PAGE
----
Luncheon on the Grass
Édouard Manet, 1863, Musée d’Orsay

Parisian salons in the 19th century had the crème de la crème of French society and no shortage of scandals — especially in the Salon des Refusés, to which the worst works were banished. Luncheon on the Grass was rejected by the biggest Parisian salon, but even in the Salon des Refusés, it had a lot of detractors who insisted that it be taken down. Perhaps it was the first time they’d seen a naked woman in a painting? Well, obviously not, but always before it had been an idealized, unreachable goddess. Their impression from this painting was that that naked woman was nothing more than a prostitute, and that was outrageous — at least, to show. The alleged infamy of the piece didn’t stop it (or maybe helped it, actually) from becoming one of the most iconic paintings in the history of art, and one of the most imitated. There is, for example, a 1964 version of Luncheon on the Grass (with the same name) in the Centre Pompidou, by the French pop artist Alain Jacquet.

A Box at the Theatre des Italiens
Eva Gonzalès, 1874, Musée d’Orsay

Even if she never exhibited any of her works with the Parisian impressionists, Gonzalès’ style led her to be considered part of this movement — after all, even her teacher, Manet, was excluded from these exhibitions. Very few women are acknowledged as part of the history of art, but there were some bright lights amongst the impressionists — most notably three, Eva Gonzalès, Mary Cassatt and Berthe Morisot, and many of their works are in the Musée d’Orsay. They normally depicted women in a domestic atmosphere (many times with children), since that was, after all, their main role in society. Gonzalès learned from Chaplin and Manet, but she soon developed a very personal style, creating intense portraits full of emotion. In A Box at the Theatre des Italiens Gonzalès chose a public atmosphere but made it very intimate, due to the black background and the amazing detail in the clothing and accessories of the two people depicted. These two characters — in reality, her husband and her sister — seem to have a distant relationship and to be very close at the same time, and the woman’s expression is especially interesting due to its ambiguity. Unfortunately, the artist died after giving birth to her child when she was only 34, and her husband actually ended up marrying the sister pictured in the painting!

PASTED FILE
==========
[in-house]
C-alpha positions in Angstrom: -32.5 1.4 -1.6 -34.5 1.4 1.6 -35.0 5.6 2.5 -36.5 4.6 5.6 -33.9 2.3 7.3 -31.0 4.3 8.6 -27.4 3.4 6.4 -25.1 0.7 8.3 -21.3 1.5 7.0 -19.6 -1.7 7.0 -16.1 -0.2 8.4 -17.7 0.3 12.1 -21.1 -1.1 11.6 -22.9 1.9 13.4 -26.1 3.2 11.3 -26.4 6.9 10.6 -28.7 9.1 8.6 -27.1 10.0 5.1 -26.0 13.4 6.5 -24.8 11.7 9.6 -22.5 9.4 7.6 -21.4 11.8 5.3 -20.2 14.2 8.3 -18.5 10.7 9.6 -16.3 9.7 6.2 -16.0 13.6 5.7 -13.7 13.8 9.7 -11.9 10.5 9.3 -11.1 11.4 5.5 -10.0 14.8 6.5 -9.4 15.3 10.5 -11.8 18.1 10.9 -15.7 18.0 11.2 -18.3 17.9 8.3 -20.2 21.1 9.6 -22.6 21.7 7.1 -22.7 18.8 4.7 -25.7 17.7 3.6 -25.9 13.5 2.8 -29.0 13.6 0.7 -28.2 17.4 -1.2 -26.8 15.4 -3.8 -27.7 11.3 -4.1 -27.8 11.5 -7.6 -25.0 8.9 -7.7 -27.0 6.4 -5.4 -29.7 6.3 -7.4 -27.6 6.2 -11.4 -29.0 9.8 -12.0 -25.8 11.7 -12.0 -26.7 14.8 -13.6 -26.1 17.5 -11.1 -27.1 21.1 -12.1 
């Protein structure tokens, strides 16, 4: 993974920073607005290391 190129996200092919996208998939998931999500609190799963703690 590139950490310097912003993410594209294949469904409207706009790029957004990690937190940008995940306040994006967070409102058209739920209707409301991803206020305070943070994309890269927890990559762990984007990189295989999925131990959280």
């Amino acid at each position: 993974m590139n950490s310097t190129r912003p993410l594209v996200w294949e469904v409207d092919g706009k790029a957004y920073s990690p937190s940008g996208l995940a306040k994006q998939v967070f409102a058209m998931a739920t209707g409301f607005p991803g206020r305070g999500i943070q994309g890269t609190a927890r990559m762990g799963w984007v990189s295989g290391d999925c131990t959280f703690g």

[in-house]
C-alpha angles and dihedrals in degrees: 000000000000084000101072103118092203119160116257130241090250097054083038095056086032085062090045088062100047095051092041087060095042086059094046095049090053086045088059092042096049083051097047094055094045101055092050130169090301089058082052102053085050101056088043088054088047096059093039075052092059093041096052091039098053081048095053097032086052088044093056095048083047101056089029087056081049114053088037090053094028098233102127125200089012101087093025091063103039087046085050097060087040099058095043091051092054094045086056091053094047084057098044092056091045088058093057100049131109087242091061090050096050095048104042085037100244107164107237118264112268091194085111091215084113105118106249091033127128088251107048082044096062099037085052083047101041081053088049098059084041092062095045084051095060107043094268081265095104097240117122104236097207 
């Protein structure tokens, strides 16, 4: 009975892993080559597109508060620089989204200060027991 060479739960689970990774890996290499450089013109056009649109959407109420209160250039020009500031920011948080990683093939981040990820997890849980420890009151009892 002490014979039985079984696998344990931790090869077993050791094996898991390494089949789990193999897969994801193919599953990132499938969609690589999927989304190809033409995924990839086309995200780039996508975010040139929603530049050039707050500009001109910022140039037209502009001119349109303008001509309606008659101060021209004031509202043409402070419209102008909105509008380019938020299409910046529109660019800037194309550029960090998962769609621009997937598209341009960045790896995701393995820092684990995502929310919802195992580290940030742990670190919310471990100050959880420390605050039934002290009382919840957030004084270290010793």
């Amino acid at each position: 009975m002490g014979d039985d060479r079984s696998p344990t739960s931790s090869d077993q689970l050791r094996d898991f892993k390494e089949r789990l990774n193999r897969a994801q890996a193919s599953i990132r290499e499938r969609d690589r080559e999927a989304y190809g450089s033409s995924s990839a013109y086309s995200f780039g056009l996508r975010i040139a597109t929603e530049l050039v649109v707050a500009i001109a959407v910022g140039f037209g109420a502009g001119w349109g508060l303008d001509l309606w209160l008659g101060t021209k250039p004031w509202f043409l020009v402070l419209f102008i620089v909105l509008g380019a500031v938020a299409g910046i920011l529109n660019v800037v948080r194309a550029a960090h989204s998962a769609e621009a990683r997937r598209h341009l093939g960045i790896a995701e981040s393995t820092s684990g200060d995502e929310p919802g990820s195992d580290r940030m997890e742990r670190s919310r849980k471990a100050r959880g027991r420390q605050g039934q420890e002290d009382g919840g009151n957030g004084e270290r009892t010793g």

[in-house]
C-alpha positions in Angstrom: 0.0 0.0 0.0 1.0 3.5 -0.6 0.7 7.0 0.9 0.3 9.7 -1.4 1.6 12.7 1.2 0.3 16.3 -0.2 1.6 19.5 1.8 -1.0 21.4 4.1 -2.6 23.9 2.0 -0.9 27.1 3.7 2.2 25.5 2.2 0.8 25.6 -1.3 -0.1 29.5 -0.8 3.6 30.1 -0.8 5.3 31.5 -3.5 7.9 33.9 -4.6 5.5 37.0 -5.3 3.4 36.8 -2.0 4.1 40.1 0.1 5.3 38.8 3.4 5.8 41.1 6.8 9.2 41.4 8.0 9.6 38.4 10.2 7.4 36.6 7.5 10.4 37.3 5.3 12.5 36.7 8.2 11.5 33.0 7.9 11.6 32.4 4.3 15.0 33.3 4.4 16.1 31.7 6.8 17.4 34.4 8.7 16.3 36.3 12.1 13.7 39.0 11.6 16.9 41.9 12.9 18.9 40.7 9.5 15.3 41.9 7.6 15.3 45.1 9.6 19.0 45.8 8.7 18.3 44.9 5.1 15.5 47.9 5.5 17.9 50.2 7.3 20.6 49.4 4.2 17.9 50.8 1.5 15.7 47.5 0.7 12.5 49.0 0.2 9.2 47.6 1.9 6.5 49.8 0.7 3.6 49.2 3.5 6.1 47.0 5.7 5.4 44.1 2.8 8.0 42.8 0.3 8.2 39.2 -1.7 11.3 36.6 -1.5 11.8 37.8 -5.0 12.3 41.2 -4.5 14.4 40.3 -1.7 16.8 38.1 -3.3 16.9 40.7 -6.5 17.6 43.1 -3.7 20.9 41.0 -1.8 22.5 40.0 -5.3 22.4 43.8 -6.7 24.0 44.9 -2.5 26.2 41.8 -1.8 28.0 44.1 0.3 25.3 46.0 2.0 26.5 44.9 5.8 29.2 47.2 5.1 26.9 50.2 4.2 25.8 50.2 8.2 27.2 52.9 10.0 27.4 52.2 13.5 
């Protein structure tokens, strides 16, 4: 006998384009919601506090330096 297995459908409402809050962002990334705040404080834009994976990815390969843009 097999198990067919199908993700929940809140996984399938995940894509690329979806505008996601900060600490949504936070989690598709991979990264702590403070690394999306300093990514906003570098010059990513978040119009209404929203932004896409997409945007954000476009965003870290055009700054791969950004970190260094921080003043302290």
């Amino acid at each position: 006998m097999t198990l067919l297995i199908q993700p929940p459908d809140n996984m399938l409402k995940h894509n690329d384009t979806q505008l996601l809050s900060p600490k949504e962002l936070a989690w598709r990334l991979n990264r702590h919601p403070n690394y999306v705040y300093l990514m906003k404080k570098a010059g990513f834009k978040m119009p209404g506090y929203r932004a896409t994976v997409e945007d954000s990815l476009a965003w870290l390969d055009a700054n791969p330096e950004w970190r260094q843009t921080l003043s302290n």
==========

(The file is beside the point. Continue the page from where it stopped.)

A Box at the Italian Theatre, 1874 - Eva Gonzales

Dada Head
Sophie Taeuber-Arp, 1920, Centre Georges Pompidou

Even in the frantically hyper-modern 20th century, only a few women were allowed into elite artistic circles. Painter-dancer-weaver-designer-photographer-etc. Sophie Taeuber-Arp was one of the lucky ones and was accepted in the male-dominated Dadaist world. One of her most famous works is her series of heads, some of which can be seen in the Centre Georges Pompidou. The Swiss artist considered these colorful wooden heads on pedestals to be parodic portraits and functional hat-stands. Apart from mentioning Dada in some of them — as all dadaists tended to — she simplified the main concept by creating abstract geometric interpretations of reality, avoiding any physical or real resemblance. Some of them also resemble African masks, an influence on many artists of the day, starting with Picasso.

Water Lilies: The Clouds
Claude Monet, 1920-1926, Orangerie Museum

In the last 31 years of his life, French artist Claude Monet painted around 250 versions of the water lilies of his garden in Giverny, in the north of France. Nowadays many are scattered across the the important museums of the world, but one of the most impressive ones is the one in the Orangerie Museum, with dimensions of 2 x 12.75 meters. The immense size is not the only factor that makes one feel inside the work, as the amazing technique irresistibly attracts the viewer to its beauty. Monet’s Impression, Sunrise was the painting for which Impressionism was sarcastically named. This movement was mainly based on capturing light and studying how as light changes, vision (and thus the artwork) changes correspondingly. He also painted 30 different versions of the Rouen cathedral between 1892 and 1894, some of which can also be enjoyed in Paris, at the Musée d’Orsay.

Water Lilies, The Clouds, 1903 - Claude Monet

Ingres’s Violin
Man Ray, 1924, Centre Georges Pompidou